Middle School News

Global Connections Marketplace projects get a Shark Tank boost

Posted on May 9, 2017 by Scot Allen

Project-Based Learning and Design Thinking strategies form the core of the Mid-Pacific Middle School experience. These techniques also lend themselves to the spirit of entrepreneurship, as sixth grade students found out this week when they met Mai Lieu, a success story from season seven of the Shark Tank TV reality show.

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Lieu is the founder of CreaProducts and invented the CreaClip. She was on Season 7 of Shark Tank (Episode 27) and earned a funding deal with one of the sharks (investors). She is passionate about inspiring others to follow their dreams and sharing her secrets of success, according to her website.

Lieu is a close friend (and former roommate) of middle school teacher Sumoha (Jani) Min. The two met at a leadership development course. "I was looking for a new place to live and friends introduced me to Mai, and so that's how we connected... through a community of leadership cohorts," Min said.

Lieu talked about her journey, her career, the ups and downs of social media, and then guided the students to create their own dream board in a hands-on exercise. Min also "volunteered" to have her hair trimmed using one of Lieu's products in front of the students.

Sixth graders are working on their end-of-the-year Global Connections projects. According to Min, The students each select a global issue. To raise awareness of their global issue--be it refugees or education or Carbon Dioxide emissions--they were then coached through the design thinking process to develop a product and to sell that product at the Mid-Pacific Marketplace during lunch periods this week.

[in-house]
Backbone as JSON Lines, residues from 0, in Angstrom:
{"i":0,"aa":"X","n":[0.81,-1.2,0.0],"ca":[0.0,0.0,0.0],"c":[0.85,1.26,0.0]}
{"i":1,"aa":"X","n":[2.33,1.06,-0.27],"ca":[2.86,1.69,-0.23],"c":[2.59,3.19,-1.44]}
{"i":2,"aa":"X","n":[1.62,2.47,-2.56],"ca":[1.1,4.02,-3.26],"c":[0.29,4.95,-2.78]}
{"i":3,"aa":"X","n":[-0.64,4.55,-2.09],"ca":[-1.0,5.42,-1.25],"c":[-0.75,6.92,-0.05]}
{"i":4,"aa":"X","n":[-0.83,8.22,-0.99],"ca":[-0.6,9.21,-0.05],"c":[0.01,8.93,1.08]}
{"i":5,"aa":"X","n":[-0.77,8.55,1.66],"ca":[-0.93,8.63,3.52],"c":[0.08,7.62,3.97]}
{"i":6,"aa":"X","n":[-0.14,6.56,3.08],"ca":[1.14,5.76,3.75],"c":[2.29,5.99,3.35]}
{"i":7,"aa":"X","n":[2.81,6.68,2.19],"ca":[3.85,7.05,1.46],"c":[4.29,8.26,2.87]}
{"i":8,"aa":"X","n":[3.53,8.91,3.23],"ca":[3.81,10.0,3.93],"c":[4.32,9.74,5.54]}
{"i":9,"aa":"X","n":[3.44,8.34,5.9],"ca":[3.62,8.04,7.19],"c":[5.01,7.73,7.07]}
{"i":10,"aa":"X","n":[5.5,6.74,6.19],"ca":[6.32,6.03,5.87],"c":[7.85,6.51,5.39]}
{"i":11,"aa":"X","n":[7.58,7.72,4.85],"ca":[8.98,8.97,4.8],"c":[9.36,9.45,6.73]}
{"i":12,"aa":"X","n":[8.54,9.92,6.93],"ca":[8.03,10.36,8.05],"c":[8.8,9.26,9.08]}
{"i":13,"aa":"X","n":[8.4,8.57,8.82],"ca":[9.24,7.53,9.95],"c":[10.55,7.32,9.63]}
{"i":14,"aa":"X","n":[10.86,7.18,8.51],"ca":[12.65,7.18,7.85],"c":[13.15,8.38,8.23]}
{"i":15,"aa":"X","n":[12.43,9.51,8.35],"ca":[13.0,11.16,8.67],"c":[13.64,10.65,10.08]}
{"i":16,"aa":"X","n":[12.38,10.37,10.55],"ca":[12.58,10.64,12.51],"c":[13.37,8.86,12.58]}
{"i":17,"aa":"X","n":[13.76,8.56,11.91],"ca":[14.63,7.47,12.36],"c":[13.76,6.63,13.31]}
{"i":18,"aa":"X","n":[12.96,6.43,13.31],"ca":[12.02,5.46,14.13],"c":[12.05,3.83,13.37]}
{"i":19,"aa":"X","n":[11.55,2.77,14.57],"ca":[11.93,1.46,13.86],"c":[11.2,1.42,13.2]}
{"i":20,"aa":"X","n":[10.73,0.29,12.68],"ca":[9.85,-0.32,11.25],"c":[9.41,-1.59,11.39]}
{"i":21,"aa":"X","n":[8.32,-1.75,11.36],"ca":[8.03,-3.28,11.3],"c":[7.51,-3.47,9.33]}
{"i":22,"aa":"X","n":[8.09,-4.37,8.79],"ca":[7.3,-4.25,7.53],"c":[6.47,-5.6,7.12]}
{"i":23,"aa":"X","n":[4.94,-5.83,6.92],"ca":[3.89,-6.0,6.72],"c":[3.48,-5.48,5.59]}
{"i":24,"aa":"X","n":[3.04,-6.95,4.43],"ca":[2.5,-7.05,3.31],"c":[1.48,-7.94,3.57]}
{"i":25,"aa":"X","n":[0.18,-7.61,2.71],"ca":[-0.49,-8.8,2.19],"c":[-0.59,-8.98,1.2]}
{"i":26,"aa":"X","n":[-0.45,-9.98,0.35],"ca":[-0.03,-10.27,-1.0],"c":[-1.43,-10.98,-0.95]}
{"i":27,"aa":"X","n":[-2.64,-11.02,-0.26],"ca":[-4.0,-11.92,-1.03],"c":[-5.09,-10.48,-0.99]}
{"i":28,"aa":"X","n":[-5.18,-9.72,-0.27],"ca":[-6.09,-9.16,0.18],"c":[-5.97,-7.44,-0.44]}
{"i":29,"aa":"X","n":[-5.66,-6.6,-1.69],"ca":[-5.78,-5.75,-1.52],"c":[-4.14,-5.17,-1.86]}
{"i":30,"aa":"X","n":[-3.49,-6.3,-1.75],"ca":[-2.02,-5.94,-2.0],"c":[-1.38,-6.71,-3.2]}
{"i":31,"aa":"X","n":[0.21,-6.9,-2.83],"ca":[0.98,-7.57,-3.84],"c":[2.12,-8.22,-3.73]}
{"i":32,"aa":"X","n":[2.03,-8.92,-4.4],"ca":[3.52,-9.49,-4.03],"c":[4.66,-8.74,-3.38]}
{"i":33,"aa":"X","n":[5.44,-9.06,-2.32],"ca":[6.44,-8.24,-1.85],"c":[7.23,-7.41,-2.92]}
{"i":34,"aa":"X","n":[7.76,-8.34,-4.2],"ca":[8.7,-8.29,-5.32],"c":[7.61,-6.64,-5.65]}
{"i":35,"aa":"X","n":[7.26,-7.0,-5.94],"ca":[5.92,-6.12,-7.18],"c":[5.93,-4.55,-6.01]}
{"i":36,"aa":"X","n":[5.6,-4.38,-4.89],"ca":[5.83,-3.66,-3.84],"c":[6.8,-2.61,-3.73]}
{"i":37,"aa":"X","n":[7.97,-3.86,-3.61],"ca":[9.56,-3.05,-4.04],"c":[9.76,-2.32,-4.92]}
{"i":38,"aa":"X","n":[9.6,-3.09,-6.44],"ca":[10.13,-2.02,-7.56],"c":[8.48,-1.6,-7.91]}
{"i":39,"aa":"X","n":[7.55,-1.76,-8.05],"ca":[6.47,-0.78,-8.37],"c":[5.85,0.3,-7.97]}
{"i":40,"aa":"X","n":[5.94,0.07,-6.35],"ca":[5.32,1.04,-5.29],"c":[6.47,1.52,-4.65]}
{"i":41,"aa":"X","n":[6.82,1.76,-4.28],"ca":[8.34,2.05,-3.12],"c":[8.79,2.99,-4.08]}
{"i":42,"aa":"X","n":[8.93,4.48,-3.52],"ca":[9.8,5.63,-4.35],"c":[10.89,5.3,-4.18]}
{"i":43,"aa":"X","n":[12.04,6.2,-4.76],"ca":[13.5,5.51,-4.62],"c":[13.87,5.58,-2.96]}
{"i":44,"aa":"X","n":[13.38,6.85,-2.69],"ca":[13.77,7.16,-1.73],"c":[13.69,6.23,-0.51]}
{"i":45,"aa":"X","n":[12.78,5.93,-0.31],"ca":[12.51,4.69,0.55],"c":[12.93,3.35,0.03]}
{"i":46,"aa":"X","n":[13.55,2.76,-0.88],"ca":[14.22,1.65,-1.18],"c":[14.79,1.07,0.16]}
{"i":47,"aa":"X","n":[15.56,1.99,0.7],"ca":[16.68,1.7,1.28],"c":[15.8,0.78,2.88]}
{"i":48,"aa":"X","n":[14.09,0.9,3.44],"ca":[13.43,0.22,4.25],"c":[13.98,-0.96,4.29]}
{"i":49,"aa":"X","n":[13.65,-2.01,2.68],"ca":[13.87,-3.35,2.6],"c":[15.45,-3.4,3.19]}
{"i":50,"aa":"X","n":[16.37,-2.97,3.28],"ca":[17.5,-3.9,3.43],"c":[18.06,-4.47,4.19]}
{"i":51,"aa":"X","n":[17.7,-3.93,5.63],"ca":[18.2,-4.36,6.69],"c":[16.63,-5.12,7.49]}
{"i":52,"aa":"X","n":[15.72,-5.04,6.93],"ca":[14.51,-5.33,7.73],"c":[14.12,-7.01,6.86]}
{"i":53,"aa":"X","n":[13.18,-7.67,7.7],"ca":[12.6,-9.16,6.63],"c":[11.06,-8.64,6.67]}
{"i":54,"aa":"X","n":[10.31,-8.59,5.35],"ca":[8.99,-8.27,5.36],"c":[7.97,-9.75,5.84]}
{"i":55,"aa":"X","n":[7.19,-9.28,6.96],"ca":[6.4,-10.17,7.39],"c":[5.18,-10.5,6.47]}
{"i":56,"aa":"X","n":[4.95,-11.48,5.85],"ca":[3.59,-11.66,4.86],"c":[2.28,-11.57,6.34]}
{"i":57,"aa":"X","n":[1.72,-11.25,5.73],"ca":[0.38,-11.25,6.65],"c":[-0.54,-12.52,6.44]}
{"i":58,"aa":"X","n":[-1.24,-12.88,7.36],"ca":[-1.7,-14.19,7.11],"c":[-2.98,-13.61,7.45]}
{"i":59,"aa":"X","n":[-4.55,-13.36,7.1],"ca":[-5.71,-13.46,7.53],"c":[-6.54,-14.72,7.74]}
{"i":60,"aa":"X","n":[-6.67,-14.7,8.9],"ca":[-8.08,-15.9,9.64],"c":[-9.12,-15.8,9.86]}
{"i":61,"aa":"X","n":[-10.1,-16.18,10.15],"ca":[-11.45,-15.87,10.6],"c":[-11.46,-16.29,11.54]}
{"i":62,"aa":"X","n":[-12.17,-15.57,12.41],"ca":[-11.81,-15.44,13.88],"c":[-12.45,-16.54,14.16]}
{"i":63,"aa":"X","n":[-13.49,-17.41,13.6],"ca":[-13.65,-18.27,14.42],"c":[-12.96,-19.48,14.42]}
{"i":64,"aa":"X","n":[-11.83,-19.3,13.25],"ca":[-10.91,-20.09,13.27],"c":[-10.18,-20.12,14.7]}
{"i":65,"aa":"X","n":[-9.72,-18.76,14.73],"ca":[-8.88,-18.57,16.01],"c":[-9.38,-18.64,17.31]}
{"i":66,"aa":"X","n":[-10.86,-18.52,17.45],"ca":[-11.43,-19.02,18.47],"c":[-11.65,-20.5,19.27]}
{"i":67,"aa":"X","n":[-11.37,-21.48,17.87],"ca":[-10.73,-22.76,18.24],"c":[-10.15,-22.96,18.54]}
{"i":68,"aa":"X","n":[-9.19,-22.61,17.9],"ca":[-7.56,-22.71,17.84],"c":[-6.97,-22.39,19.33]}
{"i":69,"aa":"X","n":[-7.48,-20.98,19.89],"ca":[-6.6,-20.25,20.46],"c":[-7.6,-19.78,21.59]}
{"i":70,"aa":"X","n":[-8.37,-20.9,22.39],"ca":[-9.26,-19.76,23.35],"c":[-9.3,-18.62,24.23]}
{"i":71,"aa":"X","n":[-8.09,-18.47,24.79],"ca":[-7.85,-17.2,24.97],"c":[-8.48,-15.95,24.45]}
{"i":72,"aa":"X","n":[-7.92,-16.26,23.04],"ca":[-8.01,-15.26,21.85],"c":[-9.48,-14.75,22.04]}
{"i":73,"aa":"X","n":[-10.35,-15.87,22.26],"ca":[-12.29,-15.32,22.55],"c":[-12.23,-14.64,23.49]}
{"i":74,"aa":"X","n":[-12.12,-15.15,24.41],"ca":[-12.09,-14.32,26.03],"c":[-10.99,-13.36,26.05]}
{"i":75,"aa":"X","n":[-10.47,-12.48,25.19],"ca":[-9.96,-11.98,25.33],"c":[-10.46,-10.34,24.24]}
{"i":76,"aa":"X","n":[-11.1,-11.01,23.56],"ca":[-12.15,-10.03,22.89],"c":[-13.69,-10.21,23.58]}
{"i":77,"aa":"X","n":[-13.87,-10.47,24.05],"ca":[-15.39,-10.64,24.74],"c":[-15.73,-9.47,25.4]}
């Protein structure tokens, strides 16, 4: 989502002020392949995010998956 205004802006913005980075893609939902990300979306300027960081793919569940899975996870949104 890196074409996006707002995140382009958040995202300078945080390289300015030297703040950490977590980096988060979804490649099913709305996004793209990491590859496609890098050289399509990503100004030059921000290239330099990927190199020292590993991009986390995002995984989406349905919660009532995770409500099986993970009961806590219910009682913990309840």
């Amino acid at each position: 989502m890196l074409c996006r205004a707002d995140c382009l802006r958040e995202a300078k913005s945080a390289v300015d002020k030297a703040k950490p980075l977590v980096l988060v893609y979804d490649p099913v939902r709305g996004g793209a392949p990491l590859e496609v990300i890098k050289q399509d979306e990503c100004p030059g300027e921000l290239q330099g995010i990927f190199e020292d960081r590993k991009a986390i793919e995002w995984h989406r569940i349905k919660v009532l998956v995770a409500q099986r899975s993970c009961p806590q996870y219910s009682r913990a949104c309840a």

Most of the students take to the entrepreneurship process very well, according to Min. Sometimes they get frustrated when no one buys what they want to make. Lieu addressed this frustration.

"I know the struggles she has gone through," Min said. "I know how many times she has failed. I know how many avenues she has continued to explore in order to be successful. What I hope came across is that failure--or not getting it right the first time, or the second time, or the third time--is part of the process."

Min said that this frustration is probably the most difficult part for students, but also the greatest opportunity for learning. "School is a safe and fun way to say 'well, that didn't work, maybe there is something else I could try,'" Min said.

The planning, the prototypes and entrepreneurship all paid off this week. "Her visit was such a gift for the kids," Min said. "It's good stuff."